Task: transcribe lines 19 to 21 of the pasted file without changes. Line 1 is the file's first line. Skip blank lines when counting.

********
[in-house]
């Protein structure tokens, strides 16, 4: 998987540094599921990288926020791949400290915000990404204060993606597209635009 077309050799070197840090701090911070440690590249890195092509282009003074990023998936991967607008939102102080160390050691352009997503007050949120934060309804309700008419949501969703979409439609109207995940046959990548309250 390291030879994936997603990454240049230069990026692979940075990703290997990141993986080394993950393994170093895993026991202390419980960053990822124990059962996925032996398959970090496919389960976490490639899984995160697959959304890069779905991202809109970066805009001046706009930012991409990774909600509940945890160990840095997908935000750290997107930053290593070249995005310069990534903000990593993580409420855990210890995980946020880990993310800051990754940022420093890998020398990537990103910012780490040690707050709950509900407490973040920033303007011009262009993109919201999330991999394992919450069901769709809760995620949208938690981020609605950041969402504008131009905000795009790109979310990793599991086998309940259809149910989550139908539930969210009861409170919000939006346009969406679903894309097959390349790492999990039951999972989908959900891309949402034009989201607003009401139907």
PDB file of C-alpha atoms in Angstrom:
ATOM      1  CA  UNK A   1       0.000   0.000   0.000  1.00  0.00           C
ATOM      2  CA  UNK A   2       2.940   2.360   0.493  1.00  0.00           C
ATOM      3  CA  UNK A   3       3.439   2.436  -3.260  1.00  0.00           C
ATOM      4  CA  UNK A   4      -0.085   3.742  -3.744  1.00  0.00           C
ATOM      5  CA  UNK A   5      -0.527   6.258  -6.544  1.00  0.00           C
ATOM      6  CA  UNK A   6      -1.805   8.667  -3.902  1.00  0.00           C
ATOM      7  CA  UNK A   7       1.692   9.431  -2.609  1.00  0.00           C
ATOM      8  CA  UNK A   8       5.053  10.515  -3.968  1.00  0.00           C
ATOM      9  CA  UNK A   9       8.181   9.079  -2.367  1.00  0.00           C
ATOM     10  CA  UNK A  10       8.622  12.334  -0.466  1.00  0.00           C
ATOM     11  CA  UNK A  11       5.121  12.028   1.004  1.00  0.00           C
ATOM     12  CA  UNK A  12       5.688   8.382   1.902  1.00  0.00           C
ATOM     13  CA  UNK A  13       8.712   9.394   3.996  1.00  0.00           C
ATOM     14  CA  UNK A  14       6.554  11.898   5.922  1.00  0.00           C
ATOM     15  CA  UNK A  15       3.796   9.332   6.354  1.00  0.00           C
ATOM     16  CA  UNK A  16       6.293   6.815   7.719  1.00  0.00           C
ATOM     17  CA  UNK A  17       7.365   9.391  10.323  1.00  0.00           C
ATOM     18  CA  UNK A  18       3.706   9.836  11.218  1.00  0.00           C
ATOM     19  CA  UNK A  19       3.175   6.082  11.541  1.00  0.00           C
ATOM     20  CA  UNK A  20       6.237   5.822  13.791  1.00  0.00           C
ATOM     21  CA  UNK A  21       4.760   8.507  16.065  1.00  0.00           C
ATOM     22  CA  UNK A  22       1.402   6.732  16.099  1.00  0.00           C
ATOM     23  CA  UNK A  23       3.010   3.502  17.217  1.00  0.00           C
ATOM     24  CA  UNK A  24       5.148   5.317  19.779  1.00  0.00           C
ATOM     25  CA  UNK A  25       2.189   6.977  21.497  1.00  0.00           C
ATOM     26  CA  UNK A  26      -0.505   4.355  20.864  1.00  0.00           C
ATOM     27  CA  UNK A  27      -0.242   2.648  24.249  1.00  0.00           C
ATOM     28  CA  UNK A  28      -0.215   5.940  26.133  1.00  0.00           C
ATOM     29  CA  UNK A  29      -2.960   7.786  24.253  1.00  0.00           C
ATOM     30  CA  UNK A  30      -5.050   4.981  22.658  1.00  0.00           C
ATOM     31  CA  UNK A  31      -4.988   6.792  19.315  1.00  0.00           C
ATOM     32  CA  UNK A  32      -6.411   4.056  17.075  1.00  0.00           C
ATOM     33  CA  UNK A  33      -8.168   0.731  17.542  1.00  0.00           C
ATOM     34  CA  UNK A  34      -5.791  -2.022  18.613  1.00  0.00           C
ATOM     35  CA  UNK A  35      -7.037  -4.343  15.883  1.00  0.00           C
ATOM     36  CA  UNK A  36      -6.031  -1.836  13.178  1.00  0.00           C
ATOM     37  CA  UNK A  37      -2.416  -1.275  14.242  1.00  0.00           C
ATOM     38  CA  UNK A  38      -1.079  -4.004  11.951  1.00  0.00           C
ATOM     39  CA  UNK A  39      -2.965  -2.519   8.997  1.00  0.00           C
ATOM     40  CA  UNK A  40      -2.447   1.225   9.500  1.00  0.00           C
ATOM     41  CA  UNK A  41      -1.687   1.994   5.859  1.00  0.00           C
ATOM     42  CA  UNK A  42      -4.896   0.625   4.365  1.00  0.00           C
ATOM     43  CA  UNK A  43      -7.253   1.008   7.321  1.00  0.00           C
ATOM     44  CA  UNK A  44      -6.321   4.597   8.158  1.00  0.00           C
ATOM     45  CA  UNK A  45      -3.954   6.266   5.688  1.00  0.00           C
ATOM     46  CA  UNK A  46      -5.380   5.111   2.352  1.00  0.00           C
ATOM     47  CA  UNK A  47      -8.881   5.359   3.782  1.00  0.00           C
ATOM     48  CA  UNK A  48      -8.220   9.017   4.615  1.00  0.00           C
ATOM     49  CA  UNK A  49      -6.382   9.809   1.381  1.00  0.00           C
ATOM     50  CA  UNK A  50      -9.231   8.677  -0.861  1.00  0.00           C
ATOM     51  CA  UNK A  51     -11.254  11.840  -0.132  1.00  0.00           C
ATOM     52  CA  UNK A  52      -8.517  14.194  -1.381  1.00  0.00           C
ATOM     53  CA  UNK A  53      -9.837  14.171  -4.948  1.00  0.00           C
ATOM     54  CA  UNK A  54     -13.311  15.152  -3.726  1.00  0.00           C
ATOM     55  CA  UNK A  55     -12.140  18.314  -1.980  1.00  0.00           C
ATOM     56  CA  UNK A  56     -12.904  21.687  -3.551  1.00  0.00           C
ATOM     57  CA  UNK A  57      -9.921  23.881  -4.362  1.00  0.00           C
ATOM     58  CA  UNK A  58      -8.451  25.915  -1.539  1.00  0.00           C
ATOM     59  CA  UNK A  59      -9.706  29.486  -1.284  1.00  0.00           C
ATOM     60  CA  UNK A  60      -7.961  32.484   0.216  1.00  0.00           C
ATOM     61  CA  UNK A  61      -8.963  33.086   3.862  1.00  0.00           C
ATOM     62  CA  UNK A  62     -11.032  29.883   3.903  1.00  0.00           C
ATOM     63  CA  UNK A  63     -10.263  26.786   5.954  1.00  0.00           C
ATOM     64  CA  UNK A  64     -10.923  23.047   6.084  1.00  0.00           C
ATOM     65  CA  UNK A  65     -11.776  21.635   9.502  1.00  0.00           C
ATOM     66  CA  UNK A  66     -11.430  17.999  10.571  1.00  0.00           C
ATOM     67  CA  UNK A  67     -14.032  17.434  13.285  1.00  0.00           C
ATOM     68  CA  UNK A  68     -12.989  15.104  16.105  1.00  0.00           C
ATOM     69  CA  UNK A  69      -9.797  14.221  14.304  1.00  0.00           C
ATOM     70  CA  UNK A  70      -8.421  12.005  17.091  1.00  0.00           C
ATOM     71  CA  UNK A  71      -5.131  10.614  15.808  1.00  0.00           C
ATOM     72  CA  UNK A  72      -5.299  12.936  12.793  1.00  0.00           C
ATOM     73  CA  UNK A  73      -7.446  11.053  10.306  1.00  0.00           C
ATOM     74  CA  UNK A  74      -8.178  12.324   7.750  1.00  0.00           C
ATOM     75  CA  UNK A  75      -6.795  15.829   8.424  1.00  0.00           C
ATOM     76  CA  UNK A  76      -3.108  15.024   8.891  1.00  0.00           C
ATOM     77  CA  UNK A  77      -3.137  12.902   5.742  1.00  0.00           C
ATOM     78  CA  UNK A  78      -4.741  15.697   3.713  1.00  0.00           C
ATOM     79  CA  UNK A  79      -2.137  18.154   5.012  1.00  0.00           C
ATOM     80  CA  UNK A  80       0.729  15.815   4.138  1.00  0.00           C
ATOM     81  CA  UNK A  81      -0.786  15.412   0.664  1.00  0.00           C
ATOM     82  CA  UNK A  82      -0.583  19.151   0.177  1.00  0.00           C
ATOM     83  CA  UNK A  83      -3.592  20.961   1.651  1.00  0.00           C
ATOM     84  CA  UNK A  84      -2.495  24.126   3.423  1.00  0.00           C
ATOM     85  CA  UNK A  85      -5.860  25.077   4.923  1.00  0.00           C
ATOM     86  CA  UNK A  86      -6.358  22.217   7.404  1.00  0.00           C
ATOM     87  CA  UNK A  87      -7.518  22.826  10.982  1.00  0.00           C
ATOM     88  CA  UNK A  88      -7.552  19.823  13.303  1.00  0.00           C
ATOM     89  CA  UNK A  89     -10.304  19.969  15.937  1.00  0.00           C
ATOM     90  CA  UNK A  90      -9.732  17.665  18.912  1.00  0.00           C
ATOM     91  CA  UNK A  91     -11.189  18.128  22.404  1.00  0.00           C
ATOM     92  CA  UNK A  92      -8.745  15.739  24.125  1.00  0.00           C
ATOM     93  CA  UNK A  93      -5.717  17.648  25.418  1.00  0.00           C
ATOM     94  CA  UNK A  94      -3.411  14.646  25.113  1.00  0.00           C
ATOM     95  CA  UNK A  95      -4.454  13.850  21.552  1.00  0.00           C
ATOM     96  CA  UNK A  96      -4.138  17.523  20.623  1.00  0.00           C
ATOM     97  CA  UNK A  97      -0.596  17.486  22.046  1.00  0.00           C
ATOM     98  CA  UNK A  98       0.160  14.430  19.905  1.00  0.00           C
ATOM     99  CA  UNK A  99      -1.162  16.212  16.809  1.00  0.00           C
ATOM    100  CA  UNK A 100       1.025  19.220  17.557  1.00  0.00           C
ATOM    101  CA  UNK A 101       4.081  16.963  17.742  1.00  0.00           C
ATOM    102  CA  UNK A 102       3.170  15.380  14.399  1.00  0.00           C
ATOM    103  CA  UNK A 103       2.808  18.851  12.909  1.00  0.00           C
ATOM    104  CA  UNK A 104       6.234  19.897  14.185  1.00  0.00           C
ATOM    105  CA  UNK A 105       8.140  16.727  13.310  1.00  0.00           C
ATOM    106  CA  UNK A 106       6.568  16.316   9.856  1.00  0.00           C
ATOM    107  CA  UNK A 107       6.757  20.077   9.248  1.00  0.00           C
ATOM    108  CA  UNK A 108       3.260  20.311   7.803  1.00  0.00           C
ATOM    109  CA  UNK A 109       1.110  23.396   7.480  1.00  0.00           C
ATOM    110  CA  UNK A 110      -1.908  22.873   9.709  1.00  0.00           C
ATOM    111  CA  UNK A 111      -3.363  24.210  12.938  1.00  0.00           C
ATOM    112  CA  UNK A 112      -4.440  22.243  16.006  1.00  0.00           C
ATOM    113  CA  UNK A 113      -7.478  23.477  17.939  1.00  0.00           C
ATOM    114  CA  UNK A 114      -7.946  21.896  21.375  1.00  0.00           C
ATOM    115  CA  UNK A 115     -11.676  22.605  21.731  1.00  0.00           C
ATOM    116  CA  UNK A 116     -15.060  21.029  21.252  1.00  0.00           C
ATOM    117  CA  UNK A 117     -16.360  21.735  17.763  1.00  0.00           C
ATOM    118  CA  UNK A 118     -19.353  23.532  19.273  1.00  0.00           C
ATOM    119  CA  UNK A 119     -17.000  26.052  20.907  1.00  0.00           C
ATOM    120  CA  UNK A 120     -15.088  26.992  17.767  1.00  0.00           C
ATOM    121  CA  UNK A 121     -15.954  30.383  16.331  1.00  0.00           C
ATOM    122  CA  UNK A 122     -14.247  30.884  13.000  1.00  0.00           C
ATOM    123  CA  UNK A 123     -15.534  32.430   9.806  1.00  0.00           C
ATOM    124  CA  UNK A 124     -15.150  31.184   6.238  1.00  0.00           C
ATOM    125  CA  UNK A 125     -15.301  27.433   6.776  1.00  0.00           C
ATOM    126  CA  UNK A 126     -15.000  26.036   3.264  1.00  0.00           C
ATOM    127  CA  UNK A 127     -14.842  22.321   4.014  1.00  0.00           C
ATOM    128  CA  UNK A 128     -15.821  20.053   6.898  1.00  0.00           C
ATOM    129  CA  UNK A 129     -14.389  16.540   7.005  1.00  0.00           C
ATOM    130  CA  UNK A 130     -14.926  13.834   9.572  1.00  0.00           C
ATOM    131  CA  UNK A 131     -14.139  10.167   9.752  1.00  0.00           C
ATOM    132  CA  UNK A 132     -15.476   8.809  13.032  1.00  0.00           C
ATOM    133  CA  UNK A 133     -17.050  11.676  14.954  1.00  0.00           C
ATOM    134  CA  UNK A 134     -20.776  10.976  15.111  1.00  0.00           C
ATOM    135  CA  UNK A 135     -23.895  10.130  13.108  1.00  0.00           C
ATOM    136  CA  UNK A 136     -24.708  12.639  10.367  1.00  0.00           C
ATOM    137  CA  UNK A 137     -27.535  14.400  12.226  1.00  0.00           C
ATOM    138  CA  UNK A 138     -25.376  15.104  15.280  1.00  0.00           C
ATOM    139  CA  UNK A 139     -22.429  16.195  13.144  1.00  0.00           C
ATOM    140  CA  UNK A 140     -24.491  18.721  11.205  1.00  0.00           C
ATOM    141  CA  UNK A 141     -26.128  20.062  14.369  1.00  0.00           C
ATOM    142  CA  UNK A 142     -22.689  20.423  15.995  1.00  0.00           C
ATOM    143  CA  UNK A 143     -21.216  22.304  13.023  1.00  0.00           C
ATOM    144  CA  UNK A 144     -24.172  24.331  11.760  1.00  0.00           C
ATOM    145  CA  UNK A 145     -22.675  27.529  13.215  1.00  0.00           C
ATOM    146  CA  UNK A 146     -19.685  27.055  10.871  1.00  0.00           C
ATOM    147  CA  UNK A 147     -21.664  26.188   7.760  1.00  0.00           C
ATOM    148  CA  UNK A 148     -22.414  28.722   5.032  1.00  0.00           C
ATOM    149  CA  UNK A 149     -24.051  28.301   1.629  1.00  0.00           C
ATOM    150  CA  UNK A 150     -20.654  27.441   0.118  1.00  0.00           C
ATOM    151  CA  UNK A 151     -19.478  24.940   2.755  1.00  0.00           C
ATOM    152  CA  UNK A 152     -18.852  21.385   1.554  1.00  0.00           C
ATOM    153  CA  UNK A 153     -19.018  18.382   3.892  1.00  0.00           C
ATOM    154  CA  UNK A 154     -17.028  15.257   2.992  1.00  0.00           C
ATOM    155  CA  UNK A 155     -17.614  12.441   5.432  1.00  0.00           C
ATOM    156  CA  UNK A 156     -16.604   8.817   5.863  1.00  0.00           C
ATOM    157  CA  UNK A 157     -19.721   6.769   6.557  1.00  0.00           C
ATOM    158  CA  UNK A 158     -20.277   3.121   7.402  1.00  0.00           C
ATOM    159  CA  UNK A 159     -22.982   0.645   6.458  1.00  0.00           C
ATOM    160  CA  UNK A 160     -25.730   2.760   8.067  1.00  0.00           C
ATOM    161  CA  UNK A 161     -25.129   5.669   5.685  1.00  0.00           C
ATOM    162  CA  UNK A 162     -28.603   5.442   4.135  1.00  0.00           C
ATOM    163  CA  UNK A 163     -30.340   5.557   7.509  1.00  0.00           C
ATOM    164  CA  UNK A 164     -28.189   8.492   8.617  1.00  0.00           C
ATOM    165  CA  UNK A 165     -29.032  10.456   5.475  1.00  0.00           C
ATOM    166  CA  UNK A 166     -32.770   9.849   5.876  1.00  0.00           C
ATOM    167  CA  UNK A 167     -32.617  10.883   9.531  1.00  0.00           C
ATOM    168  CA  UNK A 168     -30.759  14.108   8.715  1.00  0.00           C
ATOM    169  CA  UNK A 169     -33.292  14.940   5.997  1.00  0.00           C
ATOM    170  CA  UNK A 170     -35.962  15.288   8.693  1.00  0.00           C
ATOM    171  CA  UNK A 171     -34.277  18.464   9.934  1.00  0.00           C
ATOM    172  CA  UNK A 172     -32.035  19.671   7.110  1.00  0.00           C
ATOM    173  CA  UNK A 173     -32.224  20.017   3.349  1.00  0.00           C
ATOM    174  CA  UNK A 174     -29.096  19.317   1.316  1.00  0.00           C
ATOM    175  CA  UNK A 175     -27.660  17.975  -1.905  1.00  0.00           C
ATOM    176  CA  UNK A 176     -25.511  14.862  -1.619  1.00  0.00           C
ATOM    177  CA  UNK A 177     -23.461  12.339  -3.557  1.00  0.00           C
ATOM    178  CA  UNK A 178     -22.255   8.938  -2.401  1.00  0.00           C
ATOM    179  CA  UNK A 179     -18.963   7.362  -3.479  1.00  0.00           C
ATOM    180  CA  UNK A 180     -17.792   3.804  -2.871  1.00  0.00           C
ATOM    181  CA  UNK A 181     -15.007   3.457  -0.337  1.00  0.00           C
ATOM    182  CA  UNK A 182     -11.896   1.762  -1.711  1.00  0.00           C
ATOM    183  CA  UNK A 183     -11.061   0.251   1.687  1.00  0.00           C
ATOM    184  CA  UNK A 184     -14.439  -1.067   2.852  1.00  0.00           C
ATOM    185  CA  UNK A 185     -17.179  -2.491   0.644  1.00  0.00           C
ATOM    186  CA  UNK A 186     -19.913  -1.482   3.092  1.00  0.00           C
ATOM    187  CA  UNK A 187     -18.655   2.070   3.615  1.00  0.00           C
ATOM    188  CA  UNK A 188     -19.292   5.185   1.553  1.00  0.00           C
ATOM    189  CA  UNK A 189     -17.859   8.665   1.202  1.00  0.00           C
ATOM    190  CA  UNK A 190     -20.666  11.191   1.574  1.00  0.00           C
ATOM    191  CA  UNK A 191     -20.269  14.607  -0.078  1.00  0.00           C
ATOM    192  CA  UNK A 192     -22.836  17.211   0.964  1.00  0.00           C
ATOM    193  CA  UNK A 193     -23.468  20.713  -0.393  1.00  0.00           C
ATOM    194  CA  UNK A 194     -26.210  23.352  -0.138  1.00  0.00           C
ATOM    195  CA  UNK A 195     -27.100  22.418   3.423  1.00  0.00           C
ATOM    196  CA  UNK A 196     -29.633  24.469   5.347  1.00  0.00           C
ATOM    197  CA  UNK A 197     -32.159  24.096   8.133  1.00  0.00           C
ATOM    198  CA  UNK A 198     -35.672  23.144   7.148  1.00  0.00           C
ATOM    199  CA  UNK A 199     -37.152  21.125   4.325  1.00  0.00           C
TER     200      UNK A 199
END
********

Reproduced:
ATOM     16  CA  UNK A  16       6.293   6.815   7.719  1.00  0.00           C
ATOM     17  CA  UNK A  17       7.365   9.391  10.323  1.00  0.00           C
ATOM     18  CA  UNK A  18       3.706   9.836  11.218  1.00  0.00           C